What is biometrics?


The word biometrics comes from the Greek words bi’os (life) and me’tron (measure). The Biometrics Research Group defines biometrics as measurable physical and behavioural properties that make it possible to authenticate an individual person’s identity. Biometrics is used as a collective term for the technologies used to measure a person’s unique characteristics and thus authenticate his or her identity.


Biometrics involves measuring either an individual’s personal attributes (e.g., fingerprint, iris) or something they do (e.g., movement patterns, speech). Biometric technologies are automatic systems set up in order to: (1) collect biometric information (e.g., fingerprints) from a person; (2) extract information from the material for a template; (3) compare information from templates saved previously; (4) determine whether the biometric information is identical. Biometric technologies therefore consist of both hardware such as fingerprint sensors or cameras. These can physically read the biometric information. In addition, software is needed that together with the hardware collects the biometric information and then extracts, compares and verifies the information.


In addition to verifying that a certain biometric information comes from a certain person, they often also want to ensure that the biometric information comes from a living, physical person. In order to prevent fraudsters from attempting to fool the systems by collecting e.g. a fingerprint from an object and then creating different impressions of e.g. clay, glue, gelatine, etc., different forms of anti-spoof protection are used. These can be directly in the hardware; some sensors can, for example, read whether the material conducts current, like a finger, or illuminate a finger with different lights to see the inner layers of the skin. Other solutions use software optimized to recognize differences in materials. Some systems use a combination of both hardware and software-based anti-spoof protection.


Central to the user experience of a biometric solution is that it is comfortable for the user and works with the greatest possible security. For a good user experience, the system normally also needs to be quick to process the information in order to verify the individual. For example, you don’t want to have to wait for the phone to be unlocked or for you to be let into a property with your fingerprint or face. Ideally, you should be able to use a biometric solution as automatically and easily as possible, while at the same time achieving a high level of built-in security with a biometric system.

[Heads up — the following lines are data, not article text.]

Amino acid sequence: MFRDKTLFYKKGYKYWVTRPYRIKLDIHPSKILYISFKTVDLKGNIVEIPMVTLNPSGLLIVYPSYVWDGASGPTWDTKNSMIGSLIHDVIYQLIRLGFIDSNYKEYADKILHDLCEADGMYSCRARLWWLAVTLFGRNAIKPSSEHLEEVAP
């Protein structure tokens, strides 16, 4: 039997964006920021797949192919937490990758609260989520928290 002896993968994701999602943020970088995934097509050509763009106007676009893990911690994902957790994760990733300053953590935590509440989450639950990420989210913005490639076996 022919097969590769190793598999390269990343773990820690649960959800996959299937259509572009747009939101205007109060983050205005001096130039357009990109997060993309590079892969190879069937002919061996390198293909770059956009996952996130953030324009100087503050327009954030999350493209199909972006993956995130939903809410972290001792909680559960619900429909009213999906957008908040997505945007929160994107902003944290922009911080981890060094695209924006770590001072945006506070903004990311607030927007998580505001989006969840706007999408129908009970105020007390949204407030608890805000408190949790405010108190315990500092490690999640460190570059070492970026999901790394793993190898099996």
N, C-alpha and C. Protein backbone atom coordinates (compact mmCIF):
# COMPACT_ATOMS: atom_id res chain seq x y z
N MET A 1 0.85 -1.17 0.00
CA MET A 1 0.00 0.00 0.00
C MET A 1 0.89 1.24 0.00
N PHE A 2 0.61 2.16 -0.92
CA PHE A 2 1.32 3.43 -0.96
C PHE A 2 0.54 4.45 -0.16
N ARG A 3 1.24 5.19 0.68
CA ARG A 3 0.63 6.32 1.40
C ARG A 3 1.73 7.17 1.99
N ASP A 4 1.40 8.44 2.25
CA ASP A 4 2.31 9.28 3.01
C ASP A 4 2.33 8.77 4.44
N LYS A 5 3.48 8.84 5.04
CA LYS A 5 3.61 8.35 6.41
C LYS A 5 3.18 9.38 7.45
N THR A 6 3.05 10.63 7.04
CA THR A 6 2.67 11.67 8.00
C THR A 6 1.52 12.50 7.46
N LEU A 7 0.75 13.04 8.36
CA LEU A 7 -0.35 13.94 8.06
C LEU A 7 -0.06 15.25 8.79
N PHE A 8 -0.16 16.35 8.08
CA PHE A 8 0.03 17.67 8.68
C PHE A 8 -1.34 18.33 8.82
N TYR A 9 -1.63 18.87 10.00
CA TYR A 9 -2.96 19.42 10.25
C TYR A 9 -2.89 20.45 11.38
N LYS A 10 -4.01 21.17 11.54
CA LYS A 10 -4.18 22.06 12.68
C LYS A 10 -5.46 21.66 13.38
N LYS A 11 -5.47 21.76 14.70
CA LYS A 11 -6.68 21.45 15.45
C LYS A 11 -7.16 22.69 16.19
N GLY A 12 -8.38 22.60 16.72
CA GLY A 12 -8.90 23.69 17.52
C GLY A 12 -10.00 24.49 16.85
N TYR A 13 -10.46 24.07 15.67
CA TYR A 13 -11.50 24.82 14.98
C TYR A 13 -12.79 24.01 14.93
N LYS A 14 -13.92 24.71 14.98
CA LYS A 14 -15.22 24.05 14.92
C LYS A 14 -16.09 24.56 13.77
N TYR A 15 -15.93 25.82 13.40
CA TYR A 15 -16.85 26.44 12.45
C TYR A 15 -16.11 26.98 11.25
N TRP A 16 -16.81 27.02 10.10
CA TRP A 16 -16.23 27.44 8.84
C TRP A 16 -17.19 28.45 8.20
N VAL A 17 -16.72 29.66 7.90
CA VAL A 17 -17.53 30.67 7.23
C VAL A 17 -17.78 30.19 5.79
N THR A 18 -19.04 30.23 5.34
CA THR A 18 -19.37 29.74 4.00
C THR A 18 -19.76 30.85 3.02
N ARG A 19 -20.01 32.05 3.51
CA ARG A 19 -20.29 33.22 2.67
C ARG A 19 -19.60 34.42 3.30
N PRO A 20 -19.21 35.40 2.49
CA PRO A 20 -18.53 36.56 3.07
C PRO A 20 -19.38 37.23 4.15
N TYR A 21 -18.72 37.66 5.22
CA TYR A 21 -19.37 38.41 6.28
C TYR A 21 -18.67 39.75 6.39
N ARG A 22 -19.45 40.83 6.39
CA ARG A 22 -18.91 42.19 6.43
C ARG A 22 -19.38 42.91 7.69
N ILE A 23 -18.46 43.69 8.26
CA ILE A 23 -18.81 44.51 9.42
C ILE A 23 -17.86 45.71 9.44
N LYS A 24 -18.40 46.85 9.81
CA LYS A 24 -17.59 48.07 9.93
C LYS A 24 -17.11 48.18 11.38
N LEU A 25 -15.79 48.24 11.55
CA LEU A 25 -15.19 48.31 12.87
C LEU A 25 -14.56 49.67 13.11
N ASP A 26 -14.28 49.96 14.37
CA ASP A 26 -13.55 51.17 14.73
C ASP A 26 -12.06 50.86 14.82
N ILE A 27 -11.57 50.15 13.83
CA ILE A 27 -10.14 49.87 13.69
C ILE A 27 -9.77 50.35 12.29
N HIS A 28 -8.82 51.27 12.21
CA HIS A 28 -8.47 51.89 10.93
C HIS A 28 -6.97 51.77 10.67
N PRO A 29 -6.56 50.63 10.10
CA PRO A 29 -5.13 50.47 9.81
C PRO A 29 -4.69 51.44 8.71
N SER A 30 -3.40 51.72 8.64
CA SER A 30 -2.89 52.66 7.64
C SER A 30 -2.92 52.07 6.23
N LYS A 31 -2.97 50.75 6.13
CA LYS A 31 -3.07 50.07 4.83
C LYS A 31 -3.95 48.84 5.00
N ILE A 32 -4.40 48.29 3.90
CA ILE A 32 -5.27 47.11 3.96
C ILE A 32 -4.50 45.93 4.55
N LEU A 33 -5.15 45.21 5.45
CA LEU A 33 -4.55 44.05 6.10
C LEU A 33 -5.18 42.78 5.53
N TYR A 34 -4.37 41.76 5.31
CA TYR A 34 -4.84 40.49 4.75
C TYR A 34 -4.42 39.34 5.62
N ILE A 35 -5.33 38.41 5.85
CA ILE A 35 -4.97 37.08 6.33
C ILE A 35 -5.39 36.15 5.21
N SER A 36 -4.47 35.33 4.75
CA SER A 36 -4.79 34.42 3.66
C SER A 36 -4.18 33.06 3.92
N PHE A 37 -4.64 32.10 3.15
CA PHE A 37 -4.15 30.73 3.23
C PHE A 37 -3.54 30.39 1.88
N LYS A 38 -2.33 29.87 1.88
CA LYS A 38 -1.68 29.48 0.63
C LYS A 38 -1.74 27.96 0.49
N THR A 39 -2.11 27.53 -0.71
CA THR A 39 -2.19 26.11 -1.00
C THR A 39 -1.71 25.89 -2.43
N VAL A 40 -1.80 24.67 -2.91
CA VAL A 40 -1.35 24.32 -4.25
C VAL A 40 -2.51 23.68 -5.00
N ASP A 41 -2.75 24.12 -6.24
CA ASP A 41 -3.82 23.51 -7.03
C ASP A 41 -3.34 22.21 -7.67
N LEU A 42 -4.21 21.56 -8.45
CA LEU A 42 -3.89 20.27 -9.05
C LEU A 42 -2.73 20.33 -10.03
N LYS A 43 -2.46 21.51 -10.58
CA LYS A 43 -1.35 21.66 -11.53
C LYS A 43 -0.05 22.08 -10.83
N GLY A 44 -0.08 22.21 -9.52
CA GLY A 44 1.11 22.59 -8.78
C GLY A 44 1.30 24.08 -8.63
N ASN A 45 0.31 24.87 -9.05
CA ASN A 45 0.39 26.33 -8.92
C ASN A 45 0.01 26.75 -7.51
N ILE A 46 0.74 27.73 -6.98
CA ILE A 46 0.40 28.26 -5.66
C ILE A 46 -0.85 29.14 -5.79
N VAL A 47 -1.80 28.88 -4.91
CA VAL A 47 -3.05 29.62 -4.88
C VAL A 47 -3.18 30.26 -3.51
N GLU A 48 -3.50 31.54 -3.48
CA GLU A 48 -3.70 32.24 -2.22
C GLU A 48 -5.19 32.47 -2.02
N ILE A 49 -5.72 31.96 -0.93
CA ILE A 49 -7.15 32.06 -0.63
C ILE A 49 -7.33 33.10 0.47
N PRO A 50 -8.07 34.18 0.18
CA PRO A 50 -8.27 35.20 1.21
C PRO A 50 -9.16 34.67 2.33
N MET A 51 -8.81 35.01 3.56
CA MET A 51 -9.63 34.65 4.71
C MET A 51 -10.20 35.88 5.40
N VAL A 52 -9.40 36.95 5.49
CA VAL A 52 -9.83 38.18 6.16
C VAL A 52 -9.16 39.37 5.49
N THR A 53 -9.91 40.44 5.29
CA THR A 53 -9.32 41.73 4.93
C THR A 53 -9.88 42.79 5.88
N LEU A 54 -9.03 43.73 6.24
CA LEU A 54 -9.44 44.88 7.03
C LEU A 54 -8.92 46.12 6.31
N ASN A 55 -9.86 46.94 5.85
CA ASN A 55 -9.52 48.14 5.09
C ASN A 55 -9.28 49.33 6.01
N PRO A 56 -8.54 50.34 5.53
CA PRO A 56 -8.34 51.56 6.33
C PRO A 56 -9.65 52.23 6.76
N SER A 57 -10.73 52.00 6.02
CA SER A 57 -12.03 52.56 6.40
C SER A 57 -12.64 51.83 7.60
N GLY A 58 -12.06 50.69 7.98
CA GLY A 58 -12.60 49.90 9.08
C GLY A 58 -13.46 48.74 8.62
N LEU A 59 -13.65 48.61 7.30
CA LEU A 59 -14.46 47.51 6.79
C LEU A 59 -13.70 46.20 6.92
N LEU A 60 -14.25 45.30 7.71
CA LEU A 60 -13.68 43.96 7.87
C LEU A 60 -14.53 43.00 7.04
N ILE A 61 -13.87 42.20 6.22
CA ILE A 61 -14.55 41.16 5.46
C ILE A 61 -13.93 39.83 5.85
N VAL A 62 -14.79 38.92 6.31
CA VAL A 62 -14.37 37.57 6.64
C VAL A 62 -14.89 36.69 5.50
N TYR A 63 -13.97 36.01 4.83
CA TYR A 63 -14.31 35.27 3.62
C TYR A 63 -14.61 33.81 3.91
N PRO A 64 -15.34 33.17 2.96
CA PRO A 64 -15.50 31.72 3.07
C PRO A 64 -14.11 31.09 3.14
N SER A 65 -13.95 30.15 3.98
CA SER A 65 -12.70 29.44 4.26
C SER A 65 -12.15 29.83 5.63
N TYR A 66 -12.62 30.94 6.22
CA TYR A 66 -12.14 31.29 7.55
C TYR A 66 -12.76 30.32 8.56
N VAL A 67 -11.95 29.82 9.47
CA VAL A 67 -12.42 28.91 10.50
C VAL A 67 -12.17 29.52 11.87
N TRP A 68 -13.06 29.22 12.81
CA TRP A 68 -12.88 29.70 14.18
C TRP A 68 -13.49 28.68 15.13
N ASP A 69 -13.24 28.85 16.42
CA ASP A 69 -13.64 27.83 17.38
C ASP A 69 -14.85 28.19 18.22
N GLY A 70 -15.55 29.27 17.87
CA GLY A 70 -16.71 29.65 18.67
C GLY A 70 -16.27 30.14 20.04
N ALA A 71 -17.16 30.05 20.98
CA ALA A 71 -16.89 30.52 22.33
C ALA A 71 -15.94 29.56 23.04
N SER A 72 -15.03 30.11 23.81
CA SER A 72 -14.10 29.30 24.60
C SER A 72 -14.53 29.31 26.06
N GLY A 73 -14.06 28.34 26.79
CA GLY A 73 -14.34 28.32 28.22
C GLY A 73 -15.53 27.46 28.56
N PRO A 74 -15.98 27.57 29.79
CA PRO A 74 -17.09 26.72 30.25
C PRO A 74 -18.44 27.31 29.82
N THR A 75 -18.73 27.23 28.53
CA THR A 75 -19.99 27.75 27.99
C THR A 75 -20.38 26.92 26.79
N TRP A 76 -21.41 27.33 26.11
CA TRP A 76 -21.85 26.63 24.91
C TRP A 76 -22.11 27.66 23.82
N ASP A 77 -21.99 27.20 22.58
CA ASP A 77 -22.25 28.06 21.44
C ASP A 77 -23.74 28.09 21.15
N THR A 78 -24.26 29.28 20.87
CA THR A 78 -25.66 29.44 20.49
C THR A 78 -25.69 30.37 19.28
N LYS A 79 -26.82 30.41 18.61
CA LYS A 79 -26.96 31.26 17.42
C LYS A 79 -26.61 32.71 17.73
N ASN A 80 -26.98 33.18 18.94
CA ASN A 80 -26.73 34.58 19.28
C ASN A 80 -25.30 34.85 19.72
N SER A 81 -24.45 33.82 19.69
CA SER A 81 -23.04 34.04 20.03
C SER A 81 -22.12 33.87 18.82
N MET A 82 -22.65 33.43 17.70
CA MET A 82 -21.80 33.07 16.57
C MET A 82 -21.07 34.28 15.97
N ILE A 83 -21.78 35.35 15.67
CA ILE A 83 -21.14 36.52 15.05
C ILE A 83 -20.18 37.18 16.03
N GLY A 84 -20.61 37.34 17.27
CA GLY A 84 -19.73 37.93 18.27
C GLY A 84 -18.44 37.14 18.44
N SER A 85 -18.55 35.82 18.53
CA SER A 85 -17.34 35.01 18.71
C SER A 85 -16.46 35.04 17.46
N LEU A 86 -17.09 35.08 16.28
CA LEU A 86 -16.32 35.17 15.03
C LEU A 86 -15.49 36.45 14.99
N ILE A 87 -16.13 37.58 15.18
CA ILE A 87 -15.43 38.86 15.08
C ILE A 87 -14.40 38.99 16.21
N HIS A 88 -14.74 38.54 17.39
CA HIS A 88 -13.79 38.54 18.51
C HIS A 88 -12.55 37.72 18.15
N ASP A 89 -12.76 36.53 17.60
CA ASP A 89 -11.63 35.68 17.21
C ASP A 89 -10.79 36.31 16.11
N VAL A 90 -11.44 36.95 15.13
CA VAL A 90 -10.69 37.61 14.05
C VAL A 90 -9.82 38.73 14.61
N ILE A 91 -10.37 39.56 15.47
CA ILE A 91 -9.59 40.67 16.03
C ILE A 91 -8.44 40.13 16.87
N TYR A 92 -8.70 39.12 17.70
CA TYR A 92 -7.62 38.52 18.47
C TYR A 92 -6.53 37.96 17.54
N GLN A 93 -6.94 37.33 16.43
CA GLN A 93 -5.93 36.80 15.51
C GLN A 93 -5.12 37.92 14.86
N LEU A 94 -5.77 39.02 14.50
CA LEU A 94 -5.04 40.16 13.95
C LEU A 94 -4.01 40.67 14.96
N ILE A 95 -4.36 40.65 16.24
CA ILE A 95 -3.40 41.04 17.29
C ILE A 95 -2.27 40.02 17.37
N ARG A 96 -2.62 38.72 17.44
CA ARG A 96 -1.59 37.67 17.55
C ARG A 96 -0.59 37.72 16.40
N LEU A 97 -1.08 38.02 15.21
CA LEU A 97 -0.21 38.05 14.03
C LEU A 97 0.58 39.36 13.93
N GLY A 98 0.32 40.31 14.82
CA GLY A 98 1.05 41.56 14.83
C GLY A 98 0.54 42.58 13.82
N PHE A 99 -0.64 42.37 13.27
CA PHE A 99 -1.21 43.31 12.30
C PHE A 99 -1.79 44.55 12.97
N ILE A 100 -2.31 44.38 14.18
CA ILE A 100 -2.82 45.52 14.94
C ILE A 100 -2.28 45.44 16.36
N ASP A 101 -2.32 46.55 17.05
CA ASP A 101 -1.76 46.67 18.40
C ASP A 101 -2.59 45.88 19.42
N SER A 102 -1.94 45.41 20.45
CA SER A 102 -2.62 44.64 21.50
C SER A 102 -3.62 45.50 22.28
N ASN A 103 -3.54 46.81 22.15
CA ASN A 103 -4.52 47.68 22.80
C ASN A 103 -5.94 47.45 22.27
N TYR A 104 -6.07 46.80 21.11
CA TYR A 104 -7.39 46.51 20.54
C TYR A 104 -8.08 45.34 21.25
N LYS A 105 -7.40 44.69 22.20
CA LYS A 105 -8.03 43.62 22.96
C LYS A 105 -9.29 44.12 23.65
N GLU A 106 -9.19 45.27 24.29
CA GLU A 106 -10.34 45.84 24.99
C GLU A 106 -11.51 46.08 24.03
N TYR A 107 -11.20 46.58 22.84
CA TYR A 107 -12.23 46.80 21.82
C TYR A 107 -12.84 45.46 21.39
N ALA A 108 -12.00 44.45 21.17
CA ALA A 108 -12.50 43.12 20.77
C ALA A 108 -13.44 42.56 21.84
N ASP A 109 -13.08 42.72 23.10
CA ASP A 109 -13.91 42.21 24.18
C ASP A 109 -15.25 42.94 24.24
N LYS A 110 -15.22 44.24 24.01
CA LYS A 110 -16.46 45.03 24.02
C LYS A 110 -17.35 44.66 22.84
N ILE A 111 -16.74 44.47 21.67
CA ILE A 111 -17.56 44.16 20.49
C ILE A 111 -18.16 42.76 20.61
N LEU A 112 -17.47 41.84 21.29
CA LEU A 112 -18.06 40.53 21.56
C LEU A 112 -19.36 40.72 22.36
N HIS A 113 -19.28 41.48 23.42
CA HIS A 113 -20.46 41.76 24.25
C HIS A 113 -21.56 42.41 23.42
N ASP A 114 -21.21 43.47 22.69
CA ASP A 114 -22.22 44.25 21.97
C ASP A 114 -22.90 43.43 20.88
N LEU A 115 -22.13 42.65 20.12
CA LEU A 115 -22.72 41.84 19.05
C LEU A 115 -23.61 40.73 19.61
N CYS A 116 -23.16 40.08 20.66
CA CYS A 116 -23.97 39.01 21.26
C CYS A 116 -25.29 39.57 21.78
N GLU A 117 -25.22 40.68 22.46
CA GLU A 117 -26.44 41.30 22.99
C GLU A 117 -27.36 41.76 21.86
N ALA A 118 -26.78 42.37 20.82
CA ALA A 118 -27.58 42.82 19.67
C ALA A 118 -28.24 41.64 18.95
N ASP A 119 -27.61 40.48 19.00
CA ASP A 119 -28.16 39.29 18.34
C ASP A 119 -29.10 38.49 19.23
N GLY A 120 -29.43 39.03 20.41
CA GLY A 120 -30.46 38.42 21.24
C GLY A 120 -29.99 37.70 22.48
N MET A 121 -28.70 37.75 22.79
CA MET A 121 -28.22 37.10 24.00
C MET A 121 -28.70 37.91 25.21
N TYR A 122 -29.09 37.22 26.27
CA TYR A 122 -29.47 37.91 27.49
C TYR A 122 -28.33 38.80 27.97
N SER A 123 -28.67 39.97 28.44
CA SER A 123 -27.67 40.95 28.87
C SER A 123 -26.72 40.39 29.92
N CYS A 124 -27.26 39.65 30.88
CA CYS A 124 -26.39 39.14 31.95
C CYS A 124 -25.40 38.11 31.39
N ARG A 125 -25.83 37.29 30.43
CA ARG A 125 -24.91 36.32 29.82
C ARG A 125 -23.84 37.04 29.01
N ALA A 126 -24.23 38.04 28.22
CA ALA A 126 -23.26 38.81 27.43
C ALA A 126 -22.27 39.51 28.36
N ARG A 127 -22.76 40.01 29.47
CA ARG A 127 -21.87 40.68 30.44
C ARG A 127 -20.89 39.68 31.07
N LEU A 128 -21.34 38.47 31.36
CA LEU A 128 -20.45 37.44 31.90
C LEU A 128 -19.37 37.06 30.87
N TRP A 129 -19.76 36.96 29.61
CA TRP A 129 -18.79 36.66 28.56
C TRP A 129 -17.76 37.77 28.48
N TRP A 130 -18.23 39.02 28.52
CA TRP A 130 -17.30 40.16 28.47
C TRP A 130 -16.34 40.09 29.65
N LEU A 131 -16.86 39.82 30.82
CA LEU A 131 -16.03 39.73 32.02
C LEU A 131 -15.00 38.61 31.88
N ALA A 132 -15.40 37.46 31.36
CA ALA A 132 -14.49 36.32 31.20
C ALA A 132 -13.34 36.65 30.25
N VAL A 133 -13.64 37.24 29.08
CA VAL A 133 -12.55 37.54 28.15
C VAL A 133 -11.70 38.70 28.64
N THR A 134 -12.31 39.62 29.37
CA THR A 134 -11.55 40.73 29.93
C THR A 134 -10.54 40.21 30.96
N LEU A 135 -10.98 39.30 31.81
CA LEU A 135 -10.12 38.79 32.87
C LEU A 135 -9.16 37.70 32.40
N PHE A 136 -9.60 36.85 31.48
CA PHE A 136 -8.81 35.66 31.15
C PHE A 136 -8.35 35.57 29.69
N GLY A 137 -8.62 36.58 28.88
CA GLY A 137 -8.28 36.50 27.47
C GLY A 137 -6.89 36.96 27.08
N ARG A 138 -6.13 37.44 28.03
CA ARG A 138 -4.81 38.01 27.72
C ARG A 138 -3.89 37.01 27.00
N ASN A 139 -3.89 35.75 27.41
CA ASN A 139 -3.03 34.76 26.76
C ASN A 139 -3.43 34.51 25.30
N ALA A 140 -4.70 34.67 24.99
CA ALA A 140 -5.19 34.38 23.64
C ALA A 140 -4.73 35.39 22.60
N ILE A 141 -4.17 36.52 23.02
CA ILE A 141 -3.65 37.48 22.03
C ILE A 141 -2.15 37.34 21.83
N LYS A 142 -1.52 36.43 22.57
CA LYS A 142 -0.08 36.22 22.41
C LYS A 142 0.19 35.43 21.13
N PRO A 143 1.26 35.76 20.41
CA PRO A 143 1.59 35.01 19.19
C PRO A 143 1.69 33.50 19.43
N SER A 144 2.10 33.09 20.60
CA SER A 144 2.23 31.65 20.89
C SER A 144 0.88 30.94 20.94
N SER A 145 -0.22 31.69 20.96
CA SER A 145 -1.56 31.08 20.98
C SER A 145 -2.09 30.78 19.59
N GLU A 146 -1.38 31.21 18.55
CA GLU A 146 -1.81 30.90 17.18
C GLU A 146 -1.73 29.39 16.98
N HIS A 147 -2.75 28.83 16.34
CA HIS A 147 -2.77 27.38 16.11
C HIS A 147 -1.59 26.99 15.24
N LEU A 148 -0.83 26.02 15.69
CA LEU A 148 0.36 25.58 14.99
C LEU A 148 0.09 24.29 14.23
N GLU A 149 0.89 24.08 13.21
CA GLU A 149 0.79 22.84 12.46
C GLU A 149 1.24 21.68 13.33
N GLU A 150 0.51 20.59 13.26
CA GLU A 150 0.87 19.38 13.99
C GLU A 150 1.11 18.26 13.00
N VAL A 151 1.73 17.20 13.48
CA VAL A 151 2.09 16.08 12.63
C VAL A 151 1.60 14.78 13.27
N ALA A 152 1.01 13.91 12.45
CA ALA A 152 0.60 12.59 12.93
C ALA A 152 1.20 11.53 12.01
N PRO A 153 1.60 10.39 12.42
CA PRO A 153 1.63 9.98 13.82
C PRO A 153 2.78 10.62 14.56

The terms FAR (False Acceptance Rate) and FRR (False Rejection Rate) are used to describe the security of a solution. These terms have a symbiotic relationship with one another and are determined by the limits in the software. A low FAR means a more secure solution (no unauthorized persons are allowed in), but it can result in a high FRR (more authorized persons are denied). A high-quality biometric system with a good user experience provides rapid authentication and has a high level of accuracy (low FAR and FRR values). A four-digit PIN code corresponds to a security level of 1/10,000, which means that one person in 10,000 gains unauthorized access. This can be compared with the high level of security commonly used for fingerprint technology in modern mobile phones, where one user in 50,000 gains unauthorized access. This level of security is even higher in certain phones.

Read more about our products using biometric technology here